By Thomas Gerbasi
The wounds are still open and emotions are as raw as ever for Chris Van Heerden.
It’s less than three months after his father Daniel was murdered in South Africa in December, and while duty calls for the welterweight, who fights Mahonry Montes in Costa Mesa this Saturday, dad is never far from his mind, especially on those days when the last thing he wants to do is get to the gym and prepare for a prizefight.
“The days when I don’t feel like it, I think of my dad,” said Van Heerden. “He believed in me more than anyone else, so the days when I don’t feel like it, I do it because I know that if he knew I was not gonna do it, he’d be so disappointed in me. So just knowing that my dad wanted this for me, that’s my motivation. Every day. When I close my eyes, I see myself fighting for another world title, and as long as I see that, it is my responsibility to stand up and go do the work. Nobody said it’s gonna be easy, but it will be worth it.”
That Van Heerden is still here now is already a testament to hard work and perseverance. A pro since 2006, the Johannesburg native raced out to a 23-1-1 record that included an IBO title and wins over the likes of Kaizer Mabuza, Sebastian Lujan, Matthew Hatton, Cosme Rivera and Ray Narh. In 2015, he ran into Errol Spence and was stopped in eight rounds, and while a pair of wins followed in 2016, his career ground to a halt after that.
There was talk of a fight against Manny Pacquiao in 2017, but that fell apart. Then Van Heerden signed with Evander Holyfield’s Real Deal Promotions, but after a 2018 win over Timo Schwarzkopf in the first round of the WBC Jose Sulaiman Welterweight Invitational tournament, the tourney hit the skids, leaving Van Heerden in limbo again.
“Two years down the line, I’m doing everything right, but everything on the other end is going wrong,” said Van Heerden.
But with Van Heerden staying in the gym in California and manager Peter Kahn refusing to throw in the towel, some light arrived last November when Top Rank signed the welterweight standout to a deal that kicks off this weekend.
“Finally, finally, I get with Top Rank and I believe that now is gonna be the change,” said Van Heerden. “What’s frustrating is that I know I have the talent and I know I have the skill and I know I can compete with the best in the world. But in order to do that, you need to be active, and in order to get better, you need to fight. It’s tough to put on an A-class performance when you fight once a year. But finally, I have hope and I’m positive, I’m with Top Rank and I believe people are gonna see more of me and the best of me and I’m gonna have a platform to get better by being active.”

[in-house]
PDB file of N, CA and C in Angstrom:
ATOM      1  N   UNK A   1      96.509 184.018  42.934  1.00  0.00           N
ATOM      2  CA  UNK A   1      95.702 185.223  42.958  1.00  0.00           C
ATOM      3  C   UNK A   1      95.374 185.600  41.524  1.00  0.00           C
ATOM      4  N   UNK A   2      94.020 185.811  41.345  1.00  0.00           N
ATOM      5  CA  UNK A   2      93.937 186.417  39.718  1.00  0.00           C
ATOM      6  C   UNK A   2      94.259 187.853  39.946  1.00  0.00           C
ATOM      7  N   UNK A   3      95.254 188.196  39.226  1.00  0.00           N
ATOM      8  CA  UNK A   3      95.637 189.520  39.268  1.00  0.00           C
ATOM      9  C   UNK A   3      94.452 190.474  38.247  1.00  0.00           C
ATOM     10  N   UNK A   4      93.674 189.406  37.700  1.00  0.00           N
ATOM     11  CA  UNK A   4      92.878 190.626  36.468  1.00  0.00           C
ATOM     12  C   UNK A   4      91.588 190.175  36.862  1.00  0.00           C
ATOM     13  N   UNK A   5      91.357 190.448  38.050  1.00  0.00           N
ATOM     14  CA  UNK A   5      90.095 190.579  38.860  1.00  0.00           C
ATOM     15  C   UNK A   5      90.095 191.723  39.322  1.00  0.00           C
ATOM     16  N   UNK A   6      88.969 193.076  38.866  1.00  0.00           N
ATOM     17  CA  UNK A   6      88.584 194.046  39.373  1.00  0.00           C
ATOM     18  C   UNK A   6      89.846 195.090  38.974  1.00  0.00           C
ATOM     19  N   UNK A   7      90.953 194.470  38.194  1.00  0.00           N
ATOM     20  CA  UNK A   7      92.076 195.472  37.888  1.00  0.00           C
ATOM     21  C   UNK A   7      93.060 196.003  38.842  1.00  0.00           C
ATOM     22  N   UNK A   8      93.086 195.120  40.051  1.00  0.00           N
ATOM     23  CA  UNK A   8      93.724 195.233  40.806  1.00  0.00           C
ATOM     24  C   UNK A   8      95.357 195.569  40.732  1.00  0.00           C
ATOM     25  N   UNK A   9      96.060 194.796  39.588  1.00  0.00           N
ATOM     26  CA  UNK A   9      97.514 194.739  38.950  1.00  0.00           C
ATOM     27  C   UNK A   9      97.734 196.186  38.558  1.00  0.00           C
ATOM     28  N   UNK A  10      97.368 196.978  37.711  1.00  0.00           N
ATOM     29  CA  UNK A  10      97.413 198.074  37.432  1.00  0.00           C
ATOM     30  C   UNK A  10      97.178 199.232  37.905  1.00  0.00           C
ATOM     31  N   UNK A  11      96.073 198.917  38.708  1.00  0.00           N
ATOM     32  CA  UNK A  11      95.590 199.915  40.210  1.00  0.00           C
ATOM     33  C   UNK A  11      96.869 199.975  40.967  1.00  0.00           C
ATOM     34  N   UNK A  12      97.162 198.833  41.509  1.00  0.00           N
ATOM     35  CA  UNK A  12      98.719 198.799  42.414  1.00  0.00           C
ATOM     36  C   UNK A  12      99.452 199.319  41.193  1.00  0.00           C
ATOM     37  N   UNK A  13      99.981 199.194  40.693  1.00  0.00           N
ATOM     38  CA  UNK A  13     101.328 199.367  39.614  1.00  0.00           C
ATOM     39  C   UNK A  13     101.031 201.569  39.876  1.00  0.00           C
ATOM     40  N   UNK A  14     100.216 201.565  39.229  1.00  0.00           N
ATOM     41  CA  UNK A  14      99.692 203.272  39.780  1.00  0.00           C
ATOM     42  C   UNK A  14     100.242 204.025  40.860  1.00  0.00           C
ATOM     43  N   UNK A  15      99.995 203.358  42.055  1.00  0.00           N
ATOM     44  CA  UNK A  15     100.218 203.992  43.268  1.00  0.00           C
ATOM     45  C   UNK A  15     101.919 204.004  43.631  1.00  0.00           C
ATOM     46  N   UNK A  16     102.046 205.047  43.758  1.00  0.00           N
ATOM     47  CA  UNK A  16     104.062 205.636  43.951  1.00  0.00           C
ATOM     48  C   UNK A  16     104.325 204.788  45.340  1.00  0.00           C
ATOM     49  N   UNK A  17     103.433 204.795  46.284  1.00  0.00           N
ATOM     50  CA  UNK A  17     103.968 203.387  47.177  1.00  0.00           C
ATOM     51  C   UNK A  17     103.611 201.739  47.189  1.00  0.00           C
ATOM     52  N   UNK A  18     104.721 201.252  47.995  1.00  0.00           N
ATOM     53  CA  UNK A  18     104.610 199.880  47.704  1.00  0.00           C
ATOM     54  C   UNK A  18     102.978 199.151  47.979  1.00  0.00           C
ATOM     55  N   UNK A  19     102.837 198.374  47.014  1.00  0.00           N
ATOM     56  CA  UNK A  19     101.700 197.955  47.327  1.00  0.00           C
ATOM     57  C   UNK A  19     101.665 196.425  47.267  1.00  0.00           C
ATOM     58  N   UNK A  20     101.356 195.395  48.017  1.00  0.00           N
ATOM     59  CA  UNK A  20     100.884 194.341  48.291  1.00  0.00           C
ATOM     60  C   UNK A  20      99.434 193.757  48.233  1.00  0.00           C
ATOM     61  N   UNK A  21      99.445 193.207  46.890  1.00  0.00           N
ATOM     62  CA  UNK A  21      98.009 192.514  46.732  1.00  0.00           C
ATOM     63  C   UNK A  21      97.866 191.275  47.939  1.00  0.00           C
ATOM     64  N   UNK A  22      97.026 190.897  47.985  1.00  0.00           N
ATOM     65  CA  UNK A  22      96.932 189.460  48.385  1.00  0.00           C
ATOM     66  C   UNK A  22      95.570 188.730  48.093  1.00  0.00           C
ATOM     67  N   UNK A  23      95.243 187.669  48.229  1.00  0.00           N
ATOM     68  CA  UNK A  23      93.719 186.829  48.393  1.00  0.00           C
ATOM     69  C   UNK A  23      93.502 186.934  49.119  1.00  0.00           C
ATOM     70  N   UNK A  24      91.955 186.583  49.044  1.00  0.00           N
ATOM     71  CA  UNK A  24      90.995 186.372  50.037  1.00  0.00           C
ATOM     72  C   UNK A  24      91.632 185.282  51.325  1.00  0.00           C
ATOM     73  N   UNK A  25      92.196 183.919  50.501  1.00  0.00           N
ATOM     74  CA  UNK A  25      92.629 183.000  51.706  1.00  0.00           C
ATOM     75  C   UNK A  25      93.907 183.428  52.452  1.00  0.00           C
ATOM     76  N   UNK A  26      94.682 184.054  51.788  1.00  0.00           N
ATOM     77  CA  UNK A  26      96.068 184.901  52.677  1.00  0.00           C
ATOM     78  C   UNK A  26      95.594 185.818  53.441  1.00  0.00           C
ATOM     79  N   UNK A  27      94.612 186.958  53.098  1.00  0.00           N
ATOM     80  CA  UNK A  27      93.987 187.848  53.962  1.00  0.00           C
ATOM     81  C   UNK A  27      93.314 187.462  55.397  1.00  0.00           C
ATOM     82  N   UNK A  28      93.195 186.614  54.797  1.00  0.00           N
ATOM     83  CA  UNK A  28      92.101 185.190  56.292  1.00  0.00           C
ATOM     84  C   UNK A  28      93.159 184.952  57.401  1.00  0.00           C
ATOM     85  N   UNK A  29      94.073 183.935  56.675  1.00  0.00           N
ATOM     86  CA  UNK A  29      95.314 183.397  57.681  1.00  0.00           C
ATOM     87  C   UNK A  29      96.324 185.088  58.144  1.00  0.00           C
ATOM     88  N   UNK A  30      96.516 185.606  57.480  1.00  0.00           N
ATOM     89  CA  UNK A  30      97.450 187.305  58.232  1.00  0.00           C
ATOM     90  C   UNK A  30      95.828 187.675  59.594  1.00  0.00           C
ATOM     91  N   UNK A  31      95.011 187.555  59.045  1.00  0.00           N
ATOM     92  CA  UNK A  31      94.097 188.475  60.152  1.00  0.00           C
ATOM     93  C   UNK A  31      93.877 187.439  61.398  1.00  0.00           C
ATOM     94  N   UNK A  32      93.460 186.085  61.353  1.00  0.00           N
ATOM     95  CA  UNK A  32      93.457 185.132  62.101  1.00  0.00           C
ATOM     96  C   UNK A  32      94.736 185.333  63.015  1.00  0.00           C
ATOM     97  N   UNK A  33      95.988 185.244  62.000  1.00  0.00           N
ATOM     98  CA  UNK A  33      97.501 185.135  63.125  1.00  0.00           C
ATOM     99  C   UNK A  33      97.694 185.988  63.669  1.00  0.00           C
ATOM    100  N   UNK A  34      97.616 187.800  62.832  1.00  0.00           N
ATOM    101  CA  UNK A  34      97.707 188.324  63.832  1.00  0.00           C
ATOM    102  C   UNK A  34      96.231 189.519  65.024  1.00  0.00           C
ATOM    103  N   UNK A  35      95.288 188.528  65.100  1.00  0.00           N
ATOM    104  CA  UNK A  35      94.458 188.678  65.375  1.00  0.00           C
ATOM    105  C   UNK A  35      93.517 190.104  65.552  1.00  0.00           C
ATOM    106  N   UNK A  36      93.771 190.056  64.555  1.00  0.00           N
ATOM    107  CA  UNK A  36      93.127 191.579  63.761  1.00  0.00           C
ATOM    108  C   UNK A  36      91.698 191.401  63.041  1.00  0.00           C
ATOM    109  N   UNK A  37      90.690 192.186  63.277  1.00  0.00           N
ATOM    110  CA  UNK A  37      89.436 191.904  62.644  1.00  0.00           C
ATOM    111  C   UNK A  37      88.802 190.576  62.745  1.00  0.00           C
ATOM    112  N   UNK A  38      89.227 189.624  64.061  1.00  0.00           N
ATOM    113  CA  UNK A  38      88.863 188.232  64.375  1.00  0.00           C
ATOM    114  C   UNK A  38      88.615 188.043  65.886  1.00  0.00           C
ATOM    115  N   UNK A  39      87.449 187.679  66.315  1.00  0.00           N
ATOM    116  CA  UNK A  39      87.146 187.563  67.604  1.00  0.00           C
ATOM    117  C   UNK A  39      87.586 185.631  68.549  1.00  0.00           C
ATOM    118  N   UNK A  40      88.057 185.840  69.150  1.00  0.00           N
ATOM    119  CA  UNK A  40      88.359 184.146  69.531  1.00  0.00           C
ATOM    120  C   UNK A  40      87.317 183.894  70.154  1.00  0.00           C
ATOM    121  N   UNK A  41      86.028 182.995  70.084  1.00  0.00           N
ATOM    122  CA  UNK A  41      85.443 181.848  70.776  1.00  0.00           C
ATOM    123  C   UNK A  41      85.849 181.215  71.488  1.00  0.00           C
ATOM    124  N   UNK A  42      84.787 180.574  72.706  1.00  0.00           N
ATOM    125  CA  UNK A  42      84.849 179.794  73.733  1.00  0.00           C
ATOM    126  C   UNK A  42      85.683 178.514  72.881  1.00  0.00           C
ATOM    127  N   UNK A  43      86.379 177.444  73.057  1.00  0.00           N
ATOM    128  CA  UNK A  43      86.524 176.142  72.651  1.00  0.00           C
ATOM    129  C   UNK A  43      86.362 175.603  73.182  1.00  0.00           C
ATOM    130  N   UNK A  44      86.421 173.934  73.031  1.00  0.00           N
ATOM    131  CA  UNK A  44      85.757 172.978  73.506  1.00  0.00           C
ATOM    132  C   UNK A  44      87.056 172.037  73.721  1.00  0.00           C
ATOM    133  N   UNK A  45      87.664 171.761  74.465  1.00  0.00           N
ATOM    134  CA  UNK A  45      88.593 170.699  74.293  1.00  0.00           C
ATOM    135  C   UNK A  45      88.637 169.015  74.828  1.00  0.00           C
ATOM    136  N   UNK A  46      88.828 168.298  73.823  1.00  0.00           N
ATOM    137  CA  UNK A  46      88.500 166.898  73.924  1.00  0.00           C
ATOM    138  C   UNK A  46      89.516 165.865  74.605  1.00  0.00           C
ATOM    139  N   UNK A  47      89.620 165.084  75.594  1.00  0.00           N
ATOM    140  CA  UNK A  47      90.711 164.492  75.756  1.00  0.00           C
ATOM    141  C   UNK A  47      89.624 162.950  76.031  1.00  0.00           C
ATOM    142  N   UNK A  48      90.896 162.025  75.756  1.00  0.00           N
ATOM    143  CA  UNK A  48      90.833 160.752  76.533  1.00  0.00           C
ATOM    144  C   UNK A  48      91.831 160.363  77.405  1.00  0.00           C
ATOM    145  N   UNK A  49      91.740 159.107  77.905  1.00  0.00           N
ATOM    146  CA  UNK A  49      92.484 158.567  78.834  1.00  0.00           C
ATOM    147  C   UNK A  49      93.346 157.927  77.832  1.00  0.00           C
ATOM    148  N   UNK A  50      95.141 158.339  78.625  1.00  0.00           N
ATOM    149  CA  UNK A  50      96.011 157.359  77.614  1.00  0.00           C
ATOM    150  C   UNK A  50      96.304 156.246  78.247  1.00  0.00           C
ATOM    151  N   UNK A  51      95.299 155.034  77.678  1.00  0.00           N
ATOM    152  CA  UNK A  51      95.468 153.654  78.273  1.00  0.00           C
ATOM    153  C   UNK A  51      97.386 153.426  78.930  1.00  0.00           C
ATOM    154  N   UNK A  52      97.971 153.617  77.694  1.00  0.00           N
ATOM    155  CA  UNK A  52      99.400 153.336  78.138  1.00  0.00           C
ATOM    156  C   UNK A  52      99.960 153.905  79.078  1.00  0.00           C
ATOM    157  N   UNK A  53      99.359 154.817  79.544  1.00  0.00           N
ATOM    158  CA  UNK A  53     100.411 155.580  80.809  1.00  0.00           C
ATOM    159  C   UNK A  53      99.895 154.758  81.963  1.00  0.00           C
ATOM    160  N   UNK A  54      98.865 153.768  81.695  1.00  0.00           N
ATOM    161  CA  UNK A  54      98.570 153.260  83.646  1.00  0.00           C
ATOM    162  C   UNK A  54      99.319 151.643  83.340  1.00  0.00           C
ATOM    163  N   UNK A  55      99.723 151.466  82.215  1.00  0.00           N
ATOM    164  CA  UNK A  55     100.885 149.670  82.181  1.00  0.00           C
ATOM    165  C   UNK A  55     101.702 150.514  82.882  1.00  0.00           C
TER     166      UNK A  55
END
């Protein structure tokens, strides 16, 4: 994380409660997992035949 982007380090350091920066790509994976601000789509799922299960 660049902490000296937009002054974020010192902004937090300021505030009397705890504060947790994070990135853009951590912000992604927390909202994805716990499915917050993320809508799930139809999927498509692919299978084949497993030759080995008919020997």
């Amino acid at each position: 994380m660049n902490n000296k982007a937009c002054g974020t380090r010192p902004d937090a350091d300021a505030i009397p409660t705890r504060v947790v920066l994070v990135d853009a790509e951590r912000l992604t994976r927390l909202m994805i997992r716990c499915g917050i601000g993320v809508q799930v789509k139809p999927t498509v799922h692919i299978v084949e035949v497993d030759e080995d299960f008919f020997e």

With the ESPN platform and Top Rank’s well-deserved reputation for knowing how to move fighters and putting them in a position where they control their own destiny, the 31-year-old can breathe a sigh of relief that he will be able to let his fists do the talking. And ironically, when he arrived in the United States five years ago, it was the Las Vegas-based promoter that he wanted to work with.
“When I came to America, it was with the main focus and the plan and the dream and the goal to be with Top Rank,” he said. “It didn’t happen for me, but I never lost hope and I lost faith. I’m a man of faith and finally, after five years, I’m with Top Rank. I’m with a promotion that’s gonna get me active and get me in line for my dad’s dream for me to fight for another world title. And I do feel with Top Rank it will happen.”
What a long, strange trip it’s been for Van Heerden, and thankfully, for him, the good part of the rollercoaster is coming. Of course he had to weather the rocky parts to make it here, but even the rocky parts hold some valuable lessons.
“I’ve become a wiser man,” he said. “I’ve learned, I’ve been through a lot and I’ve seen a helluva lot. I’m 31, I’ve never been knocked out in my life, never had any real damage. I lost to Errol Spence, but the referee stopped it. And as a fighter, I’ve never been to the extent where people say, ‘Oh, he got hurt.’ I do feel that the best of me is about to happen. I’ve been through a lot, I became a wiser man, and I’m excited for the journey ahead. I’m a motivated fighter.”
That’s a meaningful statement from someone who never thought he would be here in the first place.
“My dad was a professional fighter and, as a kid, I hated the sport,” Van Heerden said. “I was a scared little boy and I had no interest in fighting.”
Ultimately, it was clear that Van Heerden had it in his blood, but as he turned 18, he was about to put it aside forever.
“I was going to give up boxing,” he said. “I had 97 amateur fights, I won 94 with three losses, but I didn’t enjoy boxing. I did it because my dad made me do it. And at the age of 18, I was gonna hang it up.”
Then Daniel Van Heerden called his son into a room for a chat.
“My dad’s my idol, my dad’s my role model, my hero, my motivation,” said Chris. “My dad is my everything. And he said, ‘My son, I want to tell you something.’ I said, ‘Go ahead dad.’”
“I need to explain to you why I’ve been so hard on you as a kid, forcing you to fight and pushing you to your limits,” said Daniel to his son. “I see myself in you.”
“That changed my life and that made me fall in love with the sport,” said Van Heerden. “I was a shy little kid. Boxing has given me a voice, boxing has given me a personality, boxing has given me the world. And I fell in love with the sport. It built my character, it got me through adversity, and my dad believed in me more than anything else.”